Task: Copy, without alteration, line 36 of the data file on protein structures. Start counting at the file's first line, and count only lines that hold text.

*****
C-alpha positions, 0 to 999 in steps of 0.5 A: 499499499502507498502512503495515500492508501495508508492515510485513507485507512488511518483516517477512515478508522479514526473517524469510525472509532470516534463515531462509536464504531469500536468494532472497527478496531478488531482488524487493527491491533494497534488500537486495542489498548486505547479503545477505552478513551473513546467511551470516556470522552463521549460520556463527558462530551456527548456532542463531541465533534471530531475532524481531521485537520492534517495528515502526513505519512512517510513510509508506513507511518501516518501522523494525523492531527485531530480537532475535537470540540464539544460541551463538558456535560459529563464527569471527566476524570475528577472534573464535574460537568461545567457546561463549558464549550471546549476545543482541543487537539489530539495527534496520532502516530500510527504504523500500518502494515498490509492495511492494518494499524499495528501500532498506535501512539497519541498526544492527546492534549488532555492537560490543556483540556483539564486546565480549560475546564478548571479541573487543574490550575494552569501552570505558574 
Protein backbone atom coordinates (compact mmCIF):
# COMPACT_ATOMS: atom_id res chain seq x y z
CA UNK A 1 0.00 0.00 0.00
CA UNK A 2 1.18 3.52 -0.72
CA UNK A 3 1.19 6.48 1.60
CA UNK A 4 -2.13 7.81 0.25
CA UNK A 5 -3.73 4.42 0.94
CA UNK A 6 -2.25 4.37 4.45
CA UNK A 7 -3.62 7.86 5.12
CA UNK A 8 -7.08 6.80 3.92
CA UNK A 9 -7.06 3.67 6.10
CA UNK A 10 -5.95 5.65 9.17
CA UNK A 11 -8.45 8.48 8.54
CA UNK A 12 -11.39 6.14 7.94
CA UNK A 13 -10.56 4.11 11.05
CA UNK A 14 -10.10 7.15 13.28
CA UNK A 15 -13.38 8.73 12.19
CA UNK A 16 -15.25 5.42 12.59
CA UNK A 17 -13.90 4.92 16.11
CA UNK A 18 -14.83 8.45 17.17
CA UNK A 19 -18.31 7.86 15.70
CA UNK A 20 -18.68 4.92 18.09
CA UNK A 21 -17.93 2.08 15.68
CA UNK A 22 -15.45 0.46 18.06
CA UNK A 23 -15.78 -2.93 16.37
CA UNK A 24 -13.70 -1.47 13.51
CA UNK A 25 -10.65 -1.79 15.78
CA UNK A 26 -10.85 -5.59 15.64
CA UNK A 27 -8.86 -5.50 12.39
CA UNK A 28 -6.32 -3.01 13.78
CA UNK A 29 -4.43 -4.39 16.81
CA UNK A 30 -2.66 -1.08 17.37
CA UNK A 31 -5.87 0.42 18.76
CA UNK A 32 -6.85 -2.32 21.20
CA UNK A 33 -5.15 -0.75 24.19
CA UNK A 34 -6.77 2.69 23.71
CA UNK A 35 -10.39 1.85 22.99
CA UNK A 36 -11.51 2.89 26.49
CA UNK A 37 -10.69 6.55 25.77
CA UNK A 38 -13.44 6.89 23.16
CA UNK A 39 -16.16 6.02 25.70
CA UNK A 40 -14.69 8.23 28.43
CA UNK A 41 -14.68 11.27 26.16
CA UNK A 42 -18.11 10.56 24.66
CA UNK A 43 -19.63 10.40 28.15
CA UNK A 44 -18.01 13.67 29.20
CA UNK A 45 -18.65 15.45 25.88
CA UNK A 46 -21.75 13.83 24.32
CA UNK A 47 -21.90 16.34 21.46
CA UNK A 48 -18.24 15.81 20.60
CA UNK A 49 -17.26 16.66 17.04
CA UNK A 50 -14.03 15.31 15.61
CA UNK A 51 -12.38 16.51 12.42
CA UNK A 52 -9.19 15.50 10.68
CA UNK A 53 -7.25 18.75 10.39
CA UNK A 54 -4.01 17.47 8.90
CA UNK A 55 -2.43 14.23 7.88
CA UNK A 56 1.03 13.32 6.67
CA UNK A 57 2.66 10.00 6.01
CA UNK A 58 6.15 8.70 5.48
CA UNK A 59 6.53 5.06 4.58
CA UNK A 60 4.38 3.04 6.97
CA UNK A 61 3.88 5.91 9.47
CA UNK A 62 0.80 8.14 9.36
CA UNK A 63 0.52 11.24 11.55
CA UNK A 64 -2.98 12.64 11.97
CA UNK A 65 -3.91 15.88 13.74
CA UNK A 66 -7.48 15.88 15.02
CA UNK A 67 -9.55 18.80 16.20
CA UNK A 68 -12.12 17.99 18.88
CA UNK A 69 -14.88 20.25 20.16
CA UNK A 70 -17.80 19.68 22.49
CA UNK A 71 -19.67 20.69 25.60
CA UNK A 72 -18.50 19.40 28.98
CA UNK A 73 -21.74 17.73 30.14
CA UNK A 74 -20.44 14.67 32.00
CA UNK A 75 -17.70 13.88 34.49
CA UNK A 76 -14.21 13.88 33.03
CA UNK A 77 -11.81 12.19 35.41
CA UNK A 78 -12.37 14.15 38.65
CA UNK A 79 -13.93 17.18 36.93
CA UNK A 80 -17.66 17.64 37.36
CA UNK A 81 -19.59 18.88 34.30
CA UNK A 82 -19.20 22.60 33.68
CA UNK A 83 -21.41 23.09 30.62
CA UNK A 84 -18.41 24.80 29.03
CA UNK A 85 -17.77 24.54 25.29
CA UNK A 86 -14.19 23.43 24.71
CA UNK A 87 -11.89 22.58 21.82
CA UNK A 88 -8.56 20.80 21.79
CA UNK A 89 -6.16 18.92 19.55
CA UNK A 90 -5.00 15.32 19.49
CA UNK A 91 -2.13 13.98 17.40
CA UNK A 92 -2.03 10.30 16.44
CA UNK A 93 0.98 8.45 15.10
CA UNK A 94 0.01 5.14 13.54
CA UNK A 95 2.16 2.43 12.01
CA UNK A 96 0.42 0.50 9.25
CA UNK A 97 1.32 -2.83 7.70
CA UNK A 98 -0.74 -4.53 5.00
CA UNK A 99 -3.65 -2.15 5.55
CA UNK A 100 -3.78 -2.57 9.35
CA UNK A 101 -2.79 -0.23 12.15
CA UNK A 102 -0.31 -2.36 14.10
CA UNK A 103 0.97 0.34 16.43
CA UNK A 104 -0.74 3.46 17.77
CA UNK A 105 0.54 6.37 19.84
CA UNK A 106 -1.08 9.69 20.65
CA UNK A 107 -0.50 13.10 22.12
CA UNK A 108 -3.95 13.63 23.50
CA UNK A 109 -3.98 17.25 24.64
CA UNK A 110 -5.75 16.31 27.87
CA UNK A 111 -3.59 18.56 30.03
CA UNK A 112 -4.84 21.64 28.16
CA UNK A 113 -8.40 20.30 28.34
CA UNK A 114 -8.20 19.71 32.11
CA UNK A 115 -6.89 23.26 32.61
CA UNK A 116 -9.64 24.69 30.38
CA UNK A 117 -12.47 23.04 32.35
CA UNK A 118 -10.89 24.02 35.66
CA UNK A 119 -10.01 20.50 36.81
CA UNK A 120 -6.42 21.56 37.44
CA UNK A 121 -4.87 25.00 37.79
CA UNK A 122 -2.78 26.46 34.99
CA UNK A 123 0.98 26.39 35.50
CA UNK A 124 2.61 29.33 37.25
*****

CA UNK A 33 -5.15 -0.75 24.19